NASA is using underwater robots to explore the deep-sea off the Hawaiian coast

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NASA is launching a new project to help it better understand the deepest parts of space, without ever leaving Earth.

The announcement, made on Tuesday, is part of the government space agency's Systematic Underwater Biogeochemical Science and Exploration Analog (SUBSEA) project and will help aid NASA's search for life in deep space, as well as better understanding of our own planet. NASA believes the environment around a deep-sea volcano off the coast of Hawaii is similar to that of Saturn's moon, Enceladus.

"Studying the extreme conditions where life can survive on Earth will help them understand the potential for life to exist on other ocean worlds in the solar system," NASA said on its website.


As part of the SUBSEA project, the robots, named Hercules and Argus, will study the biology, geology and chemistry of the region.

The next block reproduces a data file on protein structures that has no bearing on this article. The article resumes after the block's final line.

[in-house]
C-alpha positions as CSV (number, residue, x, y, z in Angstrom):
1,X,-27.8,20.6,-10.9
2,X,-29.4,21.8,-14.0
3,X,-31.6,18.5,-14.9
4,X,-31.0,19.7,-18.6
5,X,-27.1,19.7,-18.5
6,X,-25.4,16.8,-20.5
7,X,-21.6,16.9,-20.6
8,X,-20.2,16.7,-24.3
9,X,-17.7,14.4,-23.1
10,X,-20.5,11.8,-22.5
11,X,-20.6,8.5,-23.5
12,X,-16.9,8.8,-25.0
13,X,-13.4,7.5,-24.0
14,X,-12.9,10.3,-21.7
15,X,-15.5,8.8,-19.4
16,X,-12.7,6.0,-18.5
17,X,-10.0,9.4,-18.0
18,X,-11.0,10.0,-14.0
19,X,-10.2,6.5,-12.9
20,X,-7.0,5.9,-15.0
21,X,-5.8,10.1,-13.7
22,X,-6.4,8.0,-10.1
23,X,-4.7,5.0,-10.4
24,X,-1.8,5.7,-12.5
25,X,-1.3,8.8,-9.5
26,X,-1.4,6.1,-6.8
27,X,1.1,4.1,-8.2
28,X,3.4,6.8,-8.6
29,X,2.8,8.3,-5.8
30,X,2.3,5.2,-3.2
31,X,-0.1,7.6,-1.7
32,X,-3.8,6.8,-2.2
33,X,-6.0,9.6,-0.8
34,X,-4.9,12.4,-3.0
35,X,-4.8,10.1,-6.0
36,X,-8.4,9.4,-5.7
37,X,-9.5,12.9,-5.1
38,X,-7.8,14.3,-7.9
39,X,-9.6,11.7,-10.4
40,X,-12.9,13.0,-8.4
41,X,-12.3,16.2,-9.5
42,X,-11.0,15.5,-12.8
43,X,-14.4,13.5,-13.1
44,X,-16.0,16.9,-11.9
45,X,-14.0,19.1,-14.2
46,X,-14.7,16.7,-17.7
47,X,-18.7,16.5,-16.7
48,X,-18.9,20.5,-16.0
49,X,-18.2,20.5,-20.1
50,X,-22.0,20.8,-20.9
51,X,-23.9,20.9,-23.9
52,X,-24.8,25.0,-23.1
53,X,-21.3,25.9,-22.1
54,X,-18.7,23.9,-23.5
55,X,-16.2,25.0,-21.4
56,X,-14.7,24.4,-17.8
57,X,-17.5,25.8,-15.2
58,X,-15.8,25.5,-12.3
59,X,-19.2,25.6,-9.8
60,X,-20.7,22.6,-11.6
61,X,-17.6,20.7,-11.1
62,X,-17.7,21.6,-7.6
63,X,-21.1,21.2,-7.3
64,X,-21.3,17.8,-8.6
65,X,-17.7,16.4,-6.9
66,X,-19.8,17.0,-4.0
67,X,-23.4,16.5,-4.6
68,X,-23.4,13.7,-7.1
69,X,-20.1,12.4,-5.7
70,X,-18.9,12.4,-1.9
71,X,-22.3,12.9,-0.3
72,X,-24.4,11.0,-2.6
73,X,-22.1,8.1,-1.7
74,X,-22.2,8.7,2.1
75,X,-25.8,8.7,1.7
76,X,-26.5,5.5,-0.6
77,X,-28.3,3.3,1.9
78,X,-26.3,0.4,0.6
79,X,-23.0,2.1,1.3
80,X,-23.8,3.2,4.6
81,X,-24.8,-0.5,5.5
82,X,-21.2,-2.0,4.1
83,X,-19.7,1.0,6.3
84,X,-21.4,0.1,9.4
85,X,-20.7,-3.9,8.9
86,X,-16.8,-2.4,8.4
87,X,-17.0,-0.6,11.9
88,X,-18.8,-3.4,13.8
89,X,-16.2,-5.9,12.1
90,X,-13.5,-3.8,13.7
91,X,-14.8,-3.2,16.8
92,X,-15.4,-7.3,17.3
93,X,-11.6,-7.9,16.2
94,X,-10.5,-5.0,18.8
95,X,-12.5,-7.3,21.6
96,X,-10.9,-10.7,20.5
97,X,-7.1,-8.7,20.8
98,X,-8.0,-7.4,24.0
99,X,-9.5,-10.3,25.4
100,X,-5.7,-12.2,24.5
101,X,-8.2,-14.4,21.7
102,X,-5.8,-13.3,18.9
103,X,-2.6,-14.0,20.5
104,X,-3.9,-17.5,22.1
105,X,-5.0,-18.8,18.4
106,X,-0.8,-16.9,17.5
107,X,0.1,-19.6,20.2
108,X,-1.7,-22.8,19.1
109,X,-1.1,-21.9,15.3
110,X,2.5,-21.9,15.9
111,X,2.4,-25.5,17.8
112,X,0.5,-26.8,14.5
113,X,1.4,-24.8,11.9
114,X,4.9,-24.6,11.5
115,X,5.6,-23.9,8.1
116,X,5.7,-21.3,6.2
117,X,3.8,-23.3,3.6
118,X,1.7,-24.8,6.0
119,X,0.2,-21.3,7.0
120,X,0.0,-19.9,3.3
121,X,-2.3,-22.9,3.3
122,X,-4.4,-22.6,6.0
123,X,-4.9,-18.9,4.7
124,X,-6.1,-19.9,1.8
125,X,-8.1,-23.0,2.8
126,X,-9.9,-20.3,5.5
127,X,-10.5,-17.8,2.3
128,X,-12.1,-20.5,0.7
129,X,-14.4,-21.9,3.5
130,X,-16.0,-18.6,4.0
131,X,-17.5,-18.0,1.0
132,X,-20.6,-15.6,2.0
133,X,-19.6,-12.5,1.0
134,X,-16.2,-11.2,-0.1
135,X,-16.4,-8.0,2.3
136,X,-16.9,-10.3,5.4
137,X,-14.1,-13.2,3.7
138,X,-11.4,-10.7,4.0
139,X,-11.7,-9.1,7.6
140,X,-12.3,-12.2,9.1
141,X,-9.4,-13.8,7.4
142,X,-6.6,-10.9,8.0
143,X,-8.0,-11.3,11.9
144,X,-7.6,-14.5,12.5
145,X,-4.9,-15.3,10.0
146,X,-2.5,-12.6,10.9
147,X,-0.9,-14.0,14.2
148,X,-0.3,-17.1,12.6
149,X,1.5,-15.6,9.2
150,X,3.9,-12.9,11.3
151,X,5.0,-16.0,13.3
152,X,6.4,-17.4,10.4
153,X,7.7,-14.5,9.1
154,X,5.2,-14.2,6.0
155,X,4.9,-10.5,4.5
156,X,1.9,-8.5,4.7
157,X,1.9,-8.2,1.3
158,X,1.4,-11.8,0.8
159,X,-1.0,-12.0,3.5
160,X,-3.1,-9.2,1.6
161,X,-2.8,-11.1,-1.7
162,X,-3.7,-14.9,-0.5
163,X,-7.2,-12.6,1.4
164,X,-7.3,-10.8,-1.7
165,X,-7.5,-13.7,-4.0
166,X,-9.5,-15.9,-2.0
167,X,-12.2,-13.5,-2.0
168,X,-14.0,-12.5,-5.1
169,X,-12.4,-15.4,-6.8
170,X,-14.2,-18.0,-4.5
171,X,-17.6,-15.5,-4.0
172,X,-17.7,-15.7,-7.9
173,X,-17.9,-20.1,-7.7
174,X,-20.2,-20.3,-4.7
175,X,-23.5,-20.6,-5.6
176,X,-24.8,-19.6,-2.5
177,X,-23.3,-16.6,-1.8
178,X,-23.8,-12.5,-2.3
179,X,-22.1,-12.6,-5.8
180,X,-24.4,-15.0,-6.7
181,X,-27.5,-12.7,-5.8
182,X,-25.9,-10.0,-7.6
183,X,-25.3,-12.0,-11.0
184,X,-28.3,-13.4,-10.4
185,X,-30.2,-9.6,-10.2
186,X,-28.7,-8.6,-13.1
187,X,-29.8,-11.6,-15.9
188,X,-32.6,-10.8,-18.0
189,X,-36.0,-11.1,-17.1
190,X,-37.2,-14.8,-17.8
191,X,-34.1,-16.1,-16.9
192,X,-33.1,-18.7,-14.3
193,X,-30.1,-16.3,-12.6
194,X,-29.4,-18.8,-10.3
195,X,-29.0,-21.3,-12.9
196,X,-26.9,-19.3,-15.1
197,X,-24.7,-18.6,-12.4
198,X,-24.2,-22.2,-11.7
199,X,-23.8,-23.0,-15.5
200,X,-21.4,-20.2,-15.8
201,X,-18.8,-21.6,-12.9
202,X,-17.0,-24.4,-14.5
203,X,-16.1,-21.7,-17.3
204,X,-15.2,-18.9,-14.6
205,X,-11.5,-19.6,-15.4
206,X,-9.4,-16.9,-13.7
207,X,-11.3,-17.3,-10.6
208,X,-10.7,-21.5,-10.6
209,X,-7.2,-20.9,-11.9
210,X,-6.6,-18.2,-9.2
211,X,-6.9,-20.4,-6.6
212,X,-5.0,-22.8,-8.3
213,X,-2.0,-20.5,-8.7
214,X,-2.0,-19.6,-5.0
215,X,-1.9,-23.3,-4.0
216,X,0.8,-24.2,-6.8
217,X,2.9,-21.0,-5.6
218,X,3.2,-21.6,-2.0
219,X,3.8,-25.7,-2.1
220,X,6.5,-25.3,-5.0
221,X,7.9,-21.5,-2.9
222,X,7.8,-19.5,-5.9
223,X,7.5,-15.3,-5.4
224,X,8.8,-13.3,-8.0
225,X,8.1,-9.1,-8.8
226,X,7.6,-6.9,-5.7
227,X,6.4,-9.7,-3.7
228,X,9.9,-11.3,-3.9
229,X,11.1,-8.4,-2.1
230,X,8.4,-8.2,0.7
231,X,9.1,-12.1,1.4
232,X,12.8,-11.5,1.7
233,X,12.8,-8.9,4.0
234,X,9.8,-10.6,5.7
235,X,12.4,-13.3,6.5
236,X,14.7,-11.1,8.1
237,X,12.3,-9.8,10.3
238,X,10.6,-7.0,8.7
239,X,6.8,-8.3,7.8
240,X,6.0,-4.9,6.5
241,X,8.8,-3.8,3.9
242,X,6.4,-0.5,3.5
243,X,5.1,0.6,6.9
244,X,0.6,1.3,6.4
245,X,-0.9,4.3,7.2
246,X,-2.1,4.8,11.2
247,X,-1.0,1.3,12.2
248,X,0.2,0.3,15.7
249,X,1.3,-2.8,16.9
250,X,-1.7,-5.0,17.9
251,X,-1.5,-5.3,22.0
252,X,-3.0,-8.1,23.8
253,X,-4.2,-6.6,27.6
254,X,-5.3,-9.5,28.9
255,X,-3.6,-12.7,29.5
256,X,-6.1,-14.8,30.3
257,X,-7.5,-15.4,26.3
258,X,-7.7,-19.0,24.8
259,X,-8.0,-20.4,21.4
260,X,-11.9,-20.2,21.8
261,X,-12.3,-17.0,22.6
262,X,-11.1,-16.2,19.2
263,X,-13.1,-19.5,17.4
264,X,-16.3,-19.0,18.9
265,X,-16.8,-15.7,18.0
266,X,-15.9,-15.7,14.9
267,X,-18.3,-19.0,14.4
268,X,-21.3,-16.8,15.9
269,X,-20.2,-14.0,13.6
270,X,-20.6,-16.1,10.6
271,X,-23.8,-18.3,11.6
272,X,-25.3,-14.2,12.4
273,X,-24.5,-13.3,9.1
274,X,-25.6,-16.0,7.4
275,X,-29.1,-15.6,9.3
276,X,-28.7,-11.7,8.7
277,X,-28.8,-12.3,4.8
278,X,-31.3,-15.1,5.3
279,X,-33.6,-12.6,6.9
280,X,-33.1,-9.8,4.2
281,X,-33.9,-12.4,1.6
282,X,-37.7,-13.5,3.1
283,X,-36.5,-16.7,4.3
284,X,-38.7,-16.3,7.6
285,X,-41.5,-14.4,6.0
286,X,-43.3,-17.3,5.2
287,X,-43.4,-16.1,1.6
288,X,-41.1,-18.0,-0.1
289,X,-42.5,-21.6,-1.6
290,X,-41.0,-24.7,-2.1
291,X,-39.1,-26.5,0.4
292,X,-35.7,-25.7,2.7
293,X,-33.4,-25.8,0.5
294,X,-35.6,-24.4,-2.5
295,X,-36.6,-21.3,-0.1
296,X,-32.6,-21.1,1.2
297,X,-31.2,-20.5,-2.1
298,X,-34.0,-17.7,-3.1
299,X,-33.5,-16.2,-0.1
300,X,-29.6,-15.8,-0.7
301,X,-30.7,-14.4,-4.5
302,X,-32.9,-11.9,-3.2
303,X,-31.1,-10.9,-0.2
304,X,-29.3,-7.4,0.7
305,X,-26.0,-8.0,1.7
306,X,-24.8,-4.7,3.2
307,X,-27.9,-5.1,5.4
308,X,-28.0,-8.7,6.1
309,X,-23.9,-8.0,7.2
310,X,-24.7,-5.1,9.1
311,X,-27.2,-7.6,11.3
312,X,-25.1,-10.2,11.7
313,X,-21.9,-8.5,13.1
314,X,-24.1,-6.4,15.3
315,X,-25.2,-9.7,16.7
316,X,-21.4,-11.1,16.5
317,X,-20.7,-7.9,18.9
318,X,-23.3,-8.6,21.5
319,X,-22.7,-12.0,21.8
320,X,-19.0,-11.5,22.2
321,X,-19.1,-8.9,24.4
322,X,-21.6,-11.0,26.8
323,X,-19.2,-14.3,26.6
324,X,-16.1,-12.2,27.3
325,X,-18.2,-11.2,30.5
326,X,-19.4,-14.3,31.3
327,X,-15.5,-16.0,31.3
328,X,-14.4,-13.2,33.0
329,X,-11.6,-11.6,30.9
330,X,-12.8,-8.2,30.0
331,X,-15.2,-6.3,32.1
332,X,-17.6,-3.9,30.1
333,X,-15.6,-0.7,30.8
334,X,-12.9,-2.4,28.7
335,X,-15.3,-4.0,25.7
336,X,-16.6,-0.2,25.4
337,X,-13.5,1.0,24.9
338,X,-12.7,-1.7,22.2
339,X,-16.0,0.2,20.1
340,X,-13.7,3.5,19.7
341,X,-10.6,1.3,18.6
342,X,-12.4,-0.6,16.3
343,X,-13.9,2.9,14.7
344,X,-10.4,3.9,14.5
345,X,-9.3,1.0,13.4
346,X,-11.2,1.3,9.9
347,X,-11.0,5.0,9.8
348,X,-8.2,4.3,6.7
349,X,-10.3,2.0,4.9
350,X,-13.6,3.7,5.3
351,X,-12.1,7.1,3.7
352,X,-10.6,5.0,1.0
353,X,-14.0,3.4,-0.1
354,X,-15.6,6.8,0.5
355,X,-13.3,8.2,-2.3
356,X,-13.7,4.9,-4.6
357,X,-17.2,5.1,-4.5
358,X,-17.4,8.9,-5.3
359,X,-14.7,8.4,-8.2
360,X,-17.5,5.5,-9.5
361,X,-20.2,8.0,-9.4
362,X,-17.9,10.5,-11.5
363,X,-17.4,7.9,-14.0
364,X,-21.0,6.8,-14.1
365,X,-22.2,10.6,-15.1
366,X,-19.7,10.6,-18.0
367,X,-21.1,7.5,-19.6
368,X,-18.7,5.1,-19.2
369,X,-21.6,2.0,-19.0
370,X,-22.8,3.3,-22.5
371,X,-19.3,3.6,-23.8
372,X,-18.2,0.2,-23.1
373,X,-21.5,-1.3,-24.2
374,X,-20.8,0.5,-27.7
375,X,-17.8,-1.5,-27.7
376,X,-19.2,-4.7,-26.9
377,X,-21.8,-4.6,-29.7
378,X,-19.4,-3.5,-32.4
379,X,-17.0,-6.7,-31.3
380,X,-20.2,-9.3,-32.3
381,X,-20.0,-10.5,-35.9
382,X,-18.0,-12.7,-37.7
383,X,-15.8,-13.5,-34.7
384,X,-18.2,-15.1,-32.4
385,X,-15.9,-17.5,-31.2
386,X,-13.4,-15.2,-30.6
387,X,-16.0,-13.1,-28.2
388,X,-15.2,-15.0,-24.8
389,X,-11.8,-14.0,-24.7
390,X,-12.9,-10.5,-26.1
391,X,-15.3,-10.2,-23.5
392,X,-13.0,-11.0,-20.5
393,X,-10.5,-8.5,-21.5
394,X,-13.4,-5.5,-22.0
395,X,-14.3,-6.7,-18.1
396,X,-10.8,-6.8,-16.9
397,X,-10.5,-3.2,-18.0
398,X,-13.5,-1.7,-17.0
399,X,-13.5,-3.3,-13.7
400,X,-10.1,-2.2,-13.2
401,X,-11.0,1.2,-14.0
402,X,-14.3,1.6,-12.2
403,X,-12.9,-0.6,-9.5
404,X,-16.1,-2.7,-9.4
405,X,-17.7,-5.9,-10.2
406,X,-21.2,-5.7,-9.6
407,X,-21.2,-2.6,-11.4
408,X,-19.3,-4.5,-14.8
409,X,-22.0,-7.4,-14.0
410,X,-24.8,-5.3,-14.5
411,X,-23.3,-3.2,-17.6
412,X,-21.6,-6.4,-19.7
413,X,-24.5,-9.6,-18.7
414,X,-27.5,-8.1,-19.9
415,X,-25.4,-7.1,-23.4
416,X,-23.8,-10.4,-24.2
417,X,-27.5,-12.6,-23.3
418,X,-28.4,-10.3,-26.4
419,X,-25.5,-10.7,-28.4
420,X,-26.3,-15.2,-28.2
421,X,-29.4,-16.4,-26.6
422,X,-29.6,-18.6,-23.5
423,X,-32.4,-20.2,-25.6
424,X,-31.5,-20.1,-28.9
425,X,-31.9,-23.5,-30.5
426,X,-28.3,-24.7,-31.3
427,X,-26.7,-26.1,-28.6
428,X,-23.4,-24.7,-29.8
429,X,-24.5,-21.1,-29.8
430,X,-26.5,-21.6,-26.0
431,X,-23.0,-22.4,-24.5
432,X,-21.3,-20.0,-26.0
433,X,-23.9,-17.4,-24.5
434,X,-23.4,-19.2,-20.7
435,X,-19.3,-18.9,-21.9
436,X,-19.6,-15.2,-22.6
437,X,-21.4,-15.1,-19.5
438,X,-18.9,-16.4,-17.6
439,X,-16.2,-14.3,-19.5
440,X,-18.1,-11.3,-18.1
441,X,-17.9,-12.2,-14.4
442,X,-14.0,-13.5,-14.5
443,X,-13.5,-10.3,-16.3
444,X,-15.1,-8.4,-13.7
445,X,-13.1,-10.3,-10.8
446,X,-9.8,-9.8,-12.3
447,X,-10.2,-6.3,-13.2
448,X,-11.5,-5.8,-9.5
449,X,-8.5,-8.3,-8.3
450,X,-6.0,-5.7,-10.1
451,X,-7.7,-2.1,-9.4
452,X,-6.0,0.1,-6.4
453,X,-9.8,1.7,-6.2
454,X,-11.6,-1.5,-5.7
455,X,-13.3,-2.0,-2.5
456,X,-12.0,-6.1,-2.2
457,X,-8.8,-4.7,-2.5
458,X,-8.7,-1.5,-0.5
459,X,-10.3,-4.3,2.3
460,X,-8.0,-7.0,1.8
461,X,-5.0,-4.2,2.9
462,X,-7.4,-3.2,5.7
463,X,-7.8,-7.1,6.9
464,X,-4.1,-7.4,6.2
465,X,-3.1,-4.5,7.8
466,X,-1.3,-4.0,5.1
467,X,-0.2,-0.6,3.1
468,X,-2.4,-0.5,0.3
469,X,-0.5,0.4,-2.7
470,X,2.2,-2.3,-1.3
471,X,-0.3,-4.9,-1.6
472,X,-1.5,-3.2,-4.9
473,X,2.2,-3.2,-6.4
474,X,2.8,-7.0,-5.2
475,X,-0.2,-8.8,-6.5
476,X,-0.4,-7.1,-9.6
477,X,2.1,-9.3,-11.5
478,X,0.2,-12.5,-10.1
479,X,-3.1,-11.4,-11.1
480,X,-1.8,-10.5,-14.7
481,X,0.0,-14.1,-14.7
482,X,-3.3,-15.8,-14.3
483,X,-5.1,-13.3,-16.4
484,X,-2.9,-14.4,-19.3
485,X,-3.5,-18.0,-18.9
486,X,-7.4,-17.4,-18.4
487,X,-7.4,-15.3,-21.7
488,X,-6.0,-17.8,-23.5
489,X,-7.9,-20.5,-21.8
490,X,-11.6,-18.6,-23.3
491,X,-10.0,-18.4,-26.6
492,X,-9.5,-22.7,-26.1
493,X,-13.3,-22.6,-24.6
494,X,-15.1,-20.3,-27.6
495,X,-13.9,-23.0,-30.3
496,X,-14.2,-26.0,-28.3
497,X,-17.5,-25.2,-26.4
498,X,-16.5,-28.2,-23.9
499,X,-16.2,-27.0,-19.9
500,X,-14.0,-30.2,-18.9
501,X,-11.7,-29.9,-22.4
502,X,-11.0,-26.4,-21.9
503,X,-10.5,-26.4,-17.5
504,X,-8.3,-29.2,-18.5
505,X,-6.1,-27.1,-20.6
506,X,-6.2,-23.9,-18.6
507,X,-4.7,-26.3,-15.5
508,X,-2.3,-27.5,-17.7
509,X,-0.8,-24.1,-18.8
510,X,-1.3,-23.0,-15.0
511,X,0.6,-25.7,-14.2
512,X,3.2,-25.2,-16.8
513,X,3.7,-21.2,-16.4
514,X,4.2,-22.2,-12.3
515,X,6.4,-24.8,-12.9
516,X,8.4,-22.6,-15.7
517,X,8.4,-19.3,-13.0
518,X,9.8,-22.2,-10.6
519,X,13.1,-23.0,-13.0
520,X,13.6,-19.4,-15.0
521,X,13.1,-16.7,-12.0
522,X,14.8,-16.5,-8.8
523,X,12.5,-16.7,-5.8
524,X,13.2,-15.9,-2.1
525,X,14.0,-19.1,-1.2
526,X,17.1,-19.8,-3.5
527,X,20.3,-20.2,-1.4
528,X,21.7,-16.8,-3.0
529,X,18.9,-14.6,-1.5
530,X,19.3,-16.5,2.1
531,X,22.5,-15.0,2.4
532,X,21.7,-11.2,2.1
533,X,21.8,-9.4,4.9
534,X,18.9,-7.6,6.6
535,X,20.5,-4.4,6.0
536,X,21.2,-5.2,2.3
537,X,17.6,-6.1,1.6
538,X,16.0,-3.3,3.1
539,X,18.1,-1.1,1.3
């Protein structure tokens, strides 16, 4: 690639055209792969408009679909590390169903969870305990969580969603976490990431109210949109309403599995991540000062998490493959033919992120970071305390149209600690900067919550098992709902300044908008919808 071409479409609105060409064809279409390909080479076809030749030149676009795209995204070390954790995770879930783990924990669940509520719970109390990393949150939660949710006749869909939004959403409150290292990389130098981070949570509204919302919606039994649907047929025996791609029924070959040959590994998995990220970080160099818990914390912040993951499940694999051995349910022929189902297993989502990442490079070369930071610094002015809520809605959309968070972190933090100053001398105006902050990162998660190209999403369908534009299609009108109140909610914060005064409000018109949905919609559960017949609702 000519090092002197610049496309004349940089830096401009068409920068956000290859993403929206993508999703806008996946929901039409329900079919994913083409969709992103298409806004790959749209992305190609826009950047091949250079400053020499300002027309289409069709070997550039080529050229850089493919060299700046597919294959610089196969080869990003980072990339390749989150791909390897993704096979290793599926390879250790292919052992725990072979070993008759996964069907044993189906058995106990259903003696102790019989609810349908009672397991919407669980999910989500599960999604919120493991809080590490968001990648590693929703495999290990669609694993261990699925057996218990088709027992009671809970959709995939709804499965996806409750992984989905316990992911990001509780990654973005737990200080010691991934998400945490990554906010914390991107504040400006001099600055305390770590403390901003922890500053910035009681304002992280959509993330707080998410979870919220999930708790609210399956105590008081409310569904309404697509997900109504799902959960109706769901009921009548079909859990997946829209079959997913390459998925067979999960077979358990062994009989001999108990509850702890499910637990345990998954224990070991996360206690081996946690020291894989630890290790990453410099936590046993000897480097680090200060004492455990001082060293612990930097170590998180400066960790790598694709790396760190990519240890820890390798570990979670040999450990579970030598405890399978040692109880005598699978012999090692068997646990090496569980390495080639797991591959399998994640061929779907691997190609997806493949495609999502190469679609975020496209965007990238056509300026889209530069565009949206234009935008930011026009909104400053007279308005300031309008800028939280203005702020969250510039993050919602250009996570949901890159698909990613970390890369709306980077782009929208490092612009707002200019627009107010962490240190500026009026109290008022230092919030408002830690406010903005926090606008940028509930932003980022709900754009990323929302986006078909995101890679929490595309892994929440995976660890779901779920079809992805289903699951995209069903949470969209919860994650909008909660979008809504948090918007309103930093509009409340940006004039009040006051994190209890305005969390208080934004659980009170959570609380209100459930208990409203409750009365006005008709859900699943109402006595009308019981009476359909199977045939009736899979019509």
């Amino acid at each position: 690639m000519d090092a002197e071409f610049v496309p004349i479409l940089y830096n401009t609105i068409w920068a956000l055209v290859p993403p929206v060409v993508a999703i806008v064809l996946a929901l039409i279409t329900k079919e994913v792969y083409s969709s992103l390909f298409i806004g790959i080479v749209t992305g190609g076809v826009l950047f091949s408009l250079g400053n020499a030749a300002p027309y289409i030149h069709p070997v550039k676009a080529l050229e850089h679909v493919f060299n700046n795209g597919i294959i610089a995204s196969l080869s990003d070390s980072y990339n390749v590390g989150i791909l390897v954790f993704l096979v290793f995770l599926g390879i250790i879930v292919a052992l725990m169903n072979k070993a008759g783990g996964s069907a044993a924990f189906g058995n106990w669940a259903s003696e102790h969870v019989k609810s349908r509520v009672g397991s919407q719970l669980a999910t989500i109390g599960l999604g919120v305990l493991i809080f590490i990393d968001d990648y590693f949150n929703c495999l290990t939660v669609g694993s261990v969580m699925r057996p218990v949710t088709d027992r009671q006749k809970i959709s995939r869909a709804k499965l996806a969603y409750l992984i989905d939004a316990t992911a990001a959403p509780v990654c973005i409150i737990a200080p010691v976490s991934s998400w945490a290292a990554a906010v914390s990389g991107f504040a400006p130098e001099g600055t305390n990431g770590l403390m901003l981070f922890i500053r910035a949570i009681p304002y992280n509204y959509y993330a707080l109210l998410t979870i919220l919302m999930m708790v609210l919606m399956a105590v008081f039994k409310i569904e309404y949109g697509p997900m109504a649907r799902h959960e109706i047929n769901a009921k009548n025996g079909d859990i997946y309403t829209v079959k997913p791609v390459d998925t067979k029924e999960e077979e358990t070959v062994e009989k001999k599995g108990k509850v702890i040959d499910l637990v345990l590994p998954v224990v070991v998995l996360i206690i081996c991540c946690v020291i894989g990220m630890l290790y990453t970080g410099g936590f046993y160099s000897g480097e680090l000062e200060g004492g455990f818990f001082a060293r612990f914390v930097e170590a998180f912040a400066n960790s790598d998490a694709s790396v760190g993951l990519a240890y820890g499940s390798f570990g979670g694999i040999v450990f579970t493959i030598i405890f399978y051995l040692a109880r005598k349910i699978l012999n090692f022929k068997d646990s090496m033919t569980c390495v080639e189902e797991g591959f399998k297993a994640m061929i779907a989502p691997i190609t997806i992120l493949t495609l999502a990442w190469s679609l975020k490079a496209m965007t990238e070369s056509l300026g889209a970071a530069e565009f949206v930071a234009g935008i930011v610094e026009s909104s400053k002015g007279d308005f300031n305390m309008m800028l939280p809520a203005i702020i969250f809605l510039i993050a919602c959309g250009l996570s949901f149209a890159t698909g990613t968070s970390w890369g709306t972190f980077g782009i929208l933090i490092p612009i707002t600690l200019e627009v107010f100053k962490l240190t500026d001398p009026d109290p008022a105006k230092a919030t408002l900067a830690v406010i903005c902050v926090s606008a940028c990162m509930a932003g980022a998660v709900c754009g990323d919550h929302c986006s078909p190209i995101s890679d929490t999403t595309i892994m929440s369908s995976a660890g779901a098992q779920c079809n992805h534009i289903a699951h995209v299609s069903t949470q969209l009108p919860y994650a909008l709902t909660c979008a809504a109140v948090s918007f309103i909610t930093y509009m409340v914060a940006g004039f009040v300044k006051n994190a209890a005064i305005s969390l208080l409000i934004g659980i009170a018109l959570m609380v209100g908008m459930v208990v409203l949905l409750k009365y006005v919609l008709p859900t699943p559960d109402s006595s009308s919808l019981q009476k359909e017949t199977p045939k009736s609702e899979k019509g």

NASA is teaming up with the National Oceanic and Atmospheric Administration and the Ocean Exploration Trust (OET) on the project. The OET is operating the robots, which were launched from its exploration vessel, Nautilus.

The SUBSEA team will spend three weeks at sea and will study the volcano and simulate human-robotic exploration to help with future deep-space missions, NASA said.

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